Young children, who practise self-control and delay gratification longer in terms of eating habits the age of four, have a lower body mass index (BMI) 30 years later, a new study has suggested.
The research conducted a delay of gratification test on 653 4-year-olds where they were given one treat, such as a cookie or a marshmallow. The tots were told that they would be given a second treat if they could wait to eat the first treat for an unspecified length of time.
Follow-up studies discovered that although delaying gratification for a longer time as a preschooler was associated with adolescent academic strength, social competence, planfulness, ability to handle stress, and higher SAT scores, it resulted into lower body mass index (BMI) 30 years later.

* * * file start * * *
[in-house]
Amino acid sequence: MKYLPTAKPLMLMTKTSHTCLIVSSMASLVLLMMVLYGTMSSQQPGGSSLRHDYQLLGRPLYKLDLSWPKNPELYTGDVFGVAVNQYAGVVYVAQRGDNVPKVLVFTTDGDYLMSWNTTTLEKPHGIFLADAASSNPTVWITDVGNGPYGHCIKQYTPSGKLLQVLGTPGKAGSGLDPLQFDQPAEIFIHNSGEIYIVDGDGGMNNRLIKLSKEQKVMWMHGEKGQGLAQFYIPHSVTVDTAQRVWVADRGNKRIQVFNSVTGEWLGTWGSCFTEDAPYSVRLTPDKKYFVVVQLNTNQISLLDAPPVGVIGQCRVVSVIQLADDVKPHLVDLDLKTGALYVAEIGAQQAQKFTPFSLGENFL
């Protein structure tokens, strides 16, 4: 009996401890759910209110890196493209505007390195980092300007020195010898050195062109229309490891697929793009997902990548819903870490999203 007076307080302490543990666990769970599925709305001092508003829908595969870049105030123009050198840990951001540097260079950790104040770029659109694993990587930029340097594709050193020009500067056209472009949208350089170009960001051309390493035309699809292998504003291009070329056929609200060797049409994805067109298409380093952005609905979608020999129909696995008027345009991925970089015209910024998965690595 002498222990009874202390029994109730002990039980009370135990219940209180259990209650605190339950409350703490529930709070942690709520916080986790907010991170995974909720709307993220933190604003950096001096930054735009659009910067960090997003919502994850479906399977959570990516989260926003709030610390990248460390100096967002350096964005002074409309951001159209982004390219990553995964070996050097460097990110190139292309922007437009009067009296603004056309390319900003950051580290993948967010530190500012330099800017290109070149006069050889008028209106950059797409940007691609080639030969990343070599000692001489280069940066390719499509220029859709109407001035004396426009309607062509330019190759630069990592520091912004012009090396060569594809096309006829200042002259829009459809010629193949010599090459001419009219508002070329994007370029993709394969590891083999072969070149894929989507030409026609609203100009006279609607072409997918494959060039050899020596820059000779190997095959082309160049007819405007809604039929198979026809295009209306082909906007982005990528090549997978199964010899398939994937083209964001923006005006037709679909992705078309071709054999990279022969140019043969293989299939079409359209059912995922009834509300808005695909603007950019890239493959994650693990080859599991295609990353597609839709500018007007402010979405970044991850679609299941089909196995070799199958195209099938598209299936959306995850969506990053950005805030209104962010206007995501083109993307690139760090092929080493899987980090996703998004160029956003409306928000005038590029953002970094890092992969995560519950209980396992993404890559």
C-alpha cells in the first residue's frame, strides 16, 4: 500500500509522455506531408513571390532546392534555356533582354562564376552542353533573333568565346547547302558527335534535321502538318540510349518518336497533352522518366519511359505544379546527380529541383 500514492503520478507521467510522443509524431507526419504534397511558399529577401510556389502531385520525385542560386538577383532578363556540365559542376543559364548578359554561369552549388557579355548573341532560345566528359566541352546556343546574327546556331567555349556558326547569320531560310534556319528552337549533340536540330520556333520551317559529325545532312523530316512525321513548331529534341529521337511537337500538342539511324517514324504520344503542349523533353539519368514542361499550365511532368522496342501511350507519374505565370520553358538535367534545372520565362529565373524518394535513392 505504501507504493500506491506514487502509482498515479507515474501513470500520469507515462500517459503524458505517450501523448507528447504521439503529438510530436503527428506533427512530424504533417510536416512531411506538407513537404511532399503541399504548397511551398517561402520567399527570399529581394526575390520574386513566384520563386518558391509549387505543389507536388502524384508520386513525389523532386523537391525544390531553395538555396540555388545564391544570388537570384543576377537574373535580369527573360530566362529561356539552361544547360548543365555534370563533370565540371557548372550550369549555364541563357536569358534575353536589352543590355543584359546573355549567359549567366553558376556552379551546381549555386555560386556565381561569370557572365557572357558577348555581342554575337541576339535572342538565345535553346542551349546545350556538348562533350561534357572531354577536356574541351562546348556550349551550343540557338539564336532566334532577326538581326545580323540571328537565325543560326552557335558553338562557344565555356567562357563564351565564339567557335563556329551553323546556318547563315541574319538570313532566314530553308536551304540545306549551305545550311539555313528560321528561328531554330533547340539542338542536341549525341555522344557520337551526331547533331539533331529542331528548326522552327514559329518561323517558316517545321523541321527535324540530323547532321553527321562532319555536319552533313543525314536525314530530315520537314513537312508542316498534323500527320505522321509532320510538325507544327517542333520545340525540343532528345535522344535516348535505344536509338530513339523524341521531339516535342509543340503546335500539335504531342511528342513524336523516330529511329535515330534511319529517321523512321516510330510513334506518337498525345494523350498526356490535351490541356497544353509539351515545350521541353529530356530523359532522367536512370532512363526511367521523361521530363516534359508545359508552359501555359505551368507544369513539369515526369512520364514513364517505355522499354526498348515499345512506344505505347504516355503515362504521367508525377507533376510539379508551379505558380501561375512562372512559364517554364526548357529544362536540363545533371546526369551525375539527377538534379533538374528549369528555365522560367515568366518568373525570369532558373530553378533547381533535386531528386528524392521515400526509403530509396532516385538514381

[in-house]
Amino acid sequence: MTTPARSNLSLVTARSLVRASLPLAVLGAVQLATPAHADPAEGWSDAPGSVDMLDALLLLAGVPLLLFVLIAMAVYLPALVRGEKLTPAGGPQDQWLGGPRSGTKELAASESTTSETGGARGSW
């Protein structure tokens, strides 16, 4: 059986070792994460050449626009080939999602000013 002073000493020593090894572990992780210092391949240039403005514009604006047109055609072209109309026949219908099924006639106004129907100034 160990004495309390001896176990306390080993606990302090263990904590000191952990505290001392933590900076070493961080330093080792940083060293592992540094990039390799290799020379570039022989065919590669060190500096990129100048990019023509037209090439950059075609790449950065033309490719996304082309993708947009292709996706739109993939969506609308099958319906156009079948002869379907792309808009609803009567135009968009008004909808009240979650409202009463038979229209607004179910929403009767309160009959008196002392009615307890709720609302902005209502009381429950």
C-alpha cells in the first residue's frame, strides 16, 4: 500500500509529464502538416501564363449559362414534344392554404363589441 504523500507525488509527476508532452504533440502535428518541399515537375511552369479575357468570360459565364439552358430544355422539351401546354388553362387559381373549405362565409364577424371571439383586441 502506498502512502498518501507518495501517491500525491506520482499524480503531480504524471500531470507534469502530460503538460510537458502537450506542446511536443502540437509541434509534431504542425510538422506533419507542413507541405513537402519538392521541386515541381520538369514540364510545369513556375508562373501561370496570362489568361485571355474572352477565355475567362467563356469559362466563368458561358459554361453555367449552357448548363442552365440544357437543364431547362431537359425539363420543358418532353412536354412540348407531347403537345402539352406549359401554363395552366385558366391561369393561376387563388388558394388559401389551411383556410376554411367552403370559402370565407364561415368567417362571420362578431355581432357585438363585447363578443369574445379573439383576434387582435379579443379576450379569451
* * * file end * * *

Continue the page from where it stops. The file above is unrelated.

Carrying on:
The research team, which followed-up with study participants (164 responded; 57 percent female), who are now in their mid-30s, assessed their current BMI.
It was then cross-referenced with how they did on the delay of gratification test as children.
The researchers found that each minute a child delayed gratification, it resulted in a 0.2 decrease in adult BMI. Only 24 percent of the respondents were overweight and 9 percent were obese.
This study has been published in The Journal of Pediatrics.